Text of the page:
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Offutt Air Force Base

Air Combat Command.png
Air Combat Command

Offutt Air Force Base - 19apr1999.jpg
19 April 1999
Airport type Military: Air Force Base
Owner United States Air Force
Operator Air Combat Command
Location Omaha, Nebraska
Built 1918
In use 1948 - present
Occupants 55th Wing
Elevation AMSL 1,052 ft / 321 m
Coordinates 41°06′49″N 095°55′42″W / 41.11361°N 95.92833°W / 41.11361; -95.92833
Direction Length Surface
ft m
12/30 11,700 3,566 Concrete
Sources: official web site[1] and FAA[2]
Offutt AFB is located in Nebraska
Offutt AFB
Location of Offutt Air Force Base, Nebraska

Offutt Air Force Base (Offutt AFB) is a U.S. Air Force installation near Omaha, and lies adjacent to Bellevue in Sarpy County, Nebraska. It is the headquarters of the U.S. Strategic Command (USSTRATCOM), the Air Force Weather Agency, and the 55th Wing (55 WG) of the Air Combat Command (ACC), the latter serving as the host unit.

Aviation use at Offutt began in September 1918 during World War I as a Army Air Service balloon field.[3] It was renamed in honor of World War I pilot and Omaha native 1st Lt. Jarvis Offutt in 1924.

Offutt AFB's legacy includes the construction of the first two bombers to drop atomic bombs and over 40 years as the headquarters for the former Strategic Air Command (SAC) and home for its associated ground and aerial command centers for the U.S. in case of nuclear war during the Cold War. The population was 8,901 at the 2000 census.




Fort Crook

Fort Crook was commissioned by the War Department in 1890. Fort Crook was a U.S. Army Depot immediately south of Bellevue, Nebraska, along the Missouri River. It was first used as a dispatch point for Indian conflicts on the Great Plains. The fort was named for Major General George Crook, a Civil War veteran and Indian fighter.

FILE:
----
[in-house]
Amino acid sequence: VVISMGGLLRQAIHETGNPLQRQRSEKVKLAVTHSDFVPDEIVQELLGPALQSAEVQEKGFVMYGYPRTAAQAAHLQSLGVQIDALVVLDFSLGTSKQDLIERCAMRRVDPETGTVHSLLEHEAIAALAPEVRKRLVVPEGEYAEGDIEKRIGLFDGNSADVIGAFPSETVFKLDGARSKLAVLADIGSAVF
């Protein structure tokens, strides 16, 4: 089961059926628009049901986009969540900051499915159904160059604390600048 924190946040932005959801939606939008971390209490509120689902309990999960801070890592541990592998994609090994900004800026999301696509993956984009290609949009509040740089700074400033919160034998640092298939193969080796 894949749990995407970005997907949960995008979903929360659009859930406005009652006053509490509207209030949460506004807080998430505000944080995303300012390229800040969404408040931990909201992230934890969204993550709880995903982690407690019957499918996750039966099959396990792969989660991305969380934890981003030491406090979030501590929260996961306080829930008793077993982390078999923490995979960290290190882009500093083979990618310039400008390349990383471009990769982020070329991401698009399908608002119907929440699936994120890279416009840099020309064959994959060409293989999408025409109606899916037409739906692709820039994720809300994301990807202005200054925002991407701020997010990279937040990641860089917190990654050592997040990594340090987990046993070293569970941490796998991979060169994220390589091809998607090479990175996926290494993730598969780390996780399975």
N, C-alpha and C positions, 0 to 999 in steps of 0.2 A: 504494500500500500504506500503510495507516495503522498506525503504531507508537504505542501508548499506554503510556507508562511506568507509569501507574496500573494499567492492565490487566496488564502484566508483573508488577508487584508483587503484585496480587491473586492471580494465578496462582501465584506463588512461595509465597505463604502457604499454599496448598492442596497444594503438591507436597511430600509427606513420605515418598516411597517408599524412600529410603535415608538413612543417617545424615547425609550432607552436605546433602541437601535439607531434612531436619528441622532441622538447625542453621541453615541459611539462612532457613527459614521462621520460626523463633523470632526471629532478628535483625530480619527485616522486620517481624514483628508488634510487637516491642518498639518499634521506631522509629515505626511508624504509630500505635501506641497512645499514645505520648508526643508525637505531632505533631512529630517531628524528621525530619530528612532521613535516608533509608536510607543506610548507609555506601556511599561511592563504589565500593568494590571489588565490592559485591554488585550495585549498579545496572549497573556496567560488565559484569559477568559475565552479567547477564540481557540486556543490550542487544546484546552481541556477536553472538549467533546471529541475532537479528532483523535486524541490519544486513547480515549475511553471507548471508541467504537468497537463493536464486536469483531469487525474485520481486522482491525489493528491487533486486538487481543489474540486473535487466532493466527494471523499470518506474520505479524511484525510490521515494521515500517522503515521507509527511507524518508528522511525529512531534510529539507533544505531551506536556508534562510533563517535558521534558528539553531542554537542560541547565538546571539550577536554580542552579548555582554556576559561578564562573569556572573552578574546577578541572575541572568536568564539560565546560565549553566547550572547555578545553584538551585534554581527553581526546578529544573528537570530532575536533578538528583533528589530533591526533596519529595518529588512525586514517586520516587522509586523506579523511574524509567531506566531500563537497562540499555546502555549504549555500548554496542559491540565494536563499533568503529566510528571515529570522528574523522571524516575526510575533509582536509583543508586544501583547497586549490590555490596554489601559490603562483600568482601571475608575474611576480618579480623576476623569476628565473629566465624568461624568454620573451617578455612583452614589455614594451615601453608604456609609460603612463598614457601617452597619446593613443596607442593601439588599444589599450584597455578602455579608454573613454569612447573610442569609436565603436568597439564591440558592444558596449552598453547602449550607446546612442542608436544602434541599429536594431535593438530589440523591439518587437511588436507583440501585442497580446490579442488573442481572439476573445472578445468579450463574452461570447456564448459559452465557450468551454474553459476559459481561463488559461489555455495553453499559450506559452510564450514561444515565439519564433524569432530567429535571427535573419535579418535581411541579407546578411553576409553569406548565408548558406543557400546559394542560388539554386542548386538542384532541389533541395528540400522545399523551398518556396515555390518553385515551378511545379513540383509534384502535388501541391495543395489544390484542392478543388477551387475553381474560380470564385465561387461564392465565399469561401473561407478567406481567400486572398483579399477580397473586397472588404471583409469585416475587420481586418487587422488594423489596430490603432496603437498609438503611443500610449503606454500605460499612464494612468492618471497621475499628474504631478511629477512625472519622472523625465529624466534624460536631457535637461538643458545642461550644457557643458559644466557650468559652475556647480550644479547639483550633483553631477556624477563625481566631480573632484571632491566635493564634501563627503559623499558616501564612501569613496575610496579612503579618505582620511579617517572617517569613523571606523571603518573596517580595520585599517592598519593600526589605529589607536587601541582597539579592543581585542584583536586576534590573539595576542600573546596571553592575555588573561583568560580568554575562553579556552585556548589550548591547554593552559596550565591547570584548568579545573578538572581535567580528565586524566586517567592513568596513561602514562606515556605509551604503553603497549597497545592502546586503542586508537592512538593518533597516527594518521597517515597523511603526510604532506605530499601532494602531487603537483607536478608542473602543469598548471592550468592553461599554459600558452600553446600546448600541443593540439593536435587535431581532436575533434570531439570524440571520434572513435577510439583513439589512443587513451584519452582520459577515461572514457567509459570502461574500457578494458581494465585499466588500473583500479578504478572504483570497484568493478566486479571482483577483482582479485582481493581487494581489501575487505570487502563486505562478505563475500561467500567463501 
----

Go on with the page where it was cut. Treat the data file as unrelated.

Troops from Fort Crook fought during the Spanish-American War when the 22nd Regiment under Charles A. Wikoff was dispatched to Cuba. The regiment suffered heavy casualties in the Battle of El Caney. Only 165 of the 513 regiment members survived with most succumbing to tropical diseases after the battle.[4]

The oldest surviving portion of Fort Crook is the parade grounds and surrounding red brick buildings that were constructed between 1894-96. These structures are still in active use today as squadron headquarters, living quarters for high-ranking generals (Generals Row), and Nebraska’s oldest operational jail.

Offutt Field

Space Shuttle Atlantis being shuttled through Offutt following a mission on July 1, 2007.

In 1918, the 61st Balloon Company of the Army Air Corps was assigned to Fort Crook at the close of World War I. In 1921, an airfield was built at the fort as a refueling stop for mail and transcontinental flights and in 1924 the airfield was officially named "Offutt Field" in honor of 1st Lt. Jarvis Offutt. Offutt was an American pilot from nearby Omaha who was killed on 13 August 1918 while flying with the Royal Air Force in France during World War I.[5]

FAA runway diagram for Offutt AFB

Glenn L. Martin Bomber Plant

In 1940 the Army Air Corps chose Offutt Field as the site for a new bomber plant that was to be operated by the Glenn L. Martin Company. The plant's construction included a two mile-long concrete runway, six large hangars, and a 1.7 million square-foot aircraft-assembly building.

3902nd Air Base Wing insignia

531 B-29 Superfortresses and 1,585 B-26 Marauders were built at the Martin-Nebraska bomber plant before the end of World War II. Among these were the Enola Gay and Bockscar, the B-29's that dropped the first atomic weapons to be used in a military action (against the cities of Hiroshima and Nagasaki, Japan). Both planes were built and modified at the base. Paul Tibbets personally selected the Enola Gay from the assembly line.

President Franklin D. Roosevelt toured the plant on April 26, 1943 with Nebraska Governor Dwight Griswold and plant owner Glenn L. Martin.[6]

Offutt Air Force Base

Strategic Air Command

In 1948, Offutt Field transferred to the new Department of the Air Force and became Offutt Air Force Base. Later that same year, the 3902d Air Base Wing became the host unit at Offutt.[7] During the same year, Offutt gained international prominence when it became the host base for the headquarters of the Strategic Air Command (SAC). Offutt was chosen for its strategic central position in the USA; allowing long-range, nuclear-armed bombers to (then) stay safely out of range of hostile missiles or bomber aircraft. Offutt's population and facilities grew dramatically to keep pace with the increased operational demands during the Cold War. Several new buildings were erected, including more than 2,000 family housing units.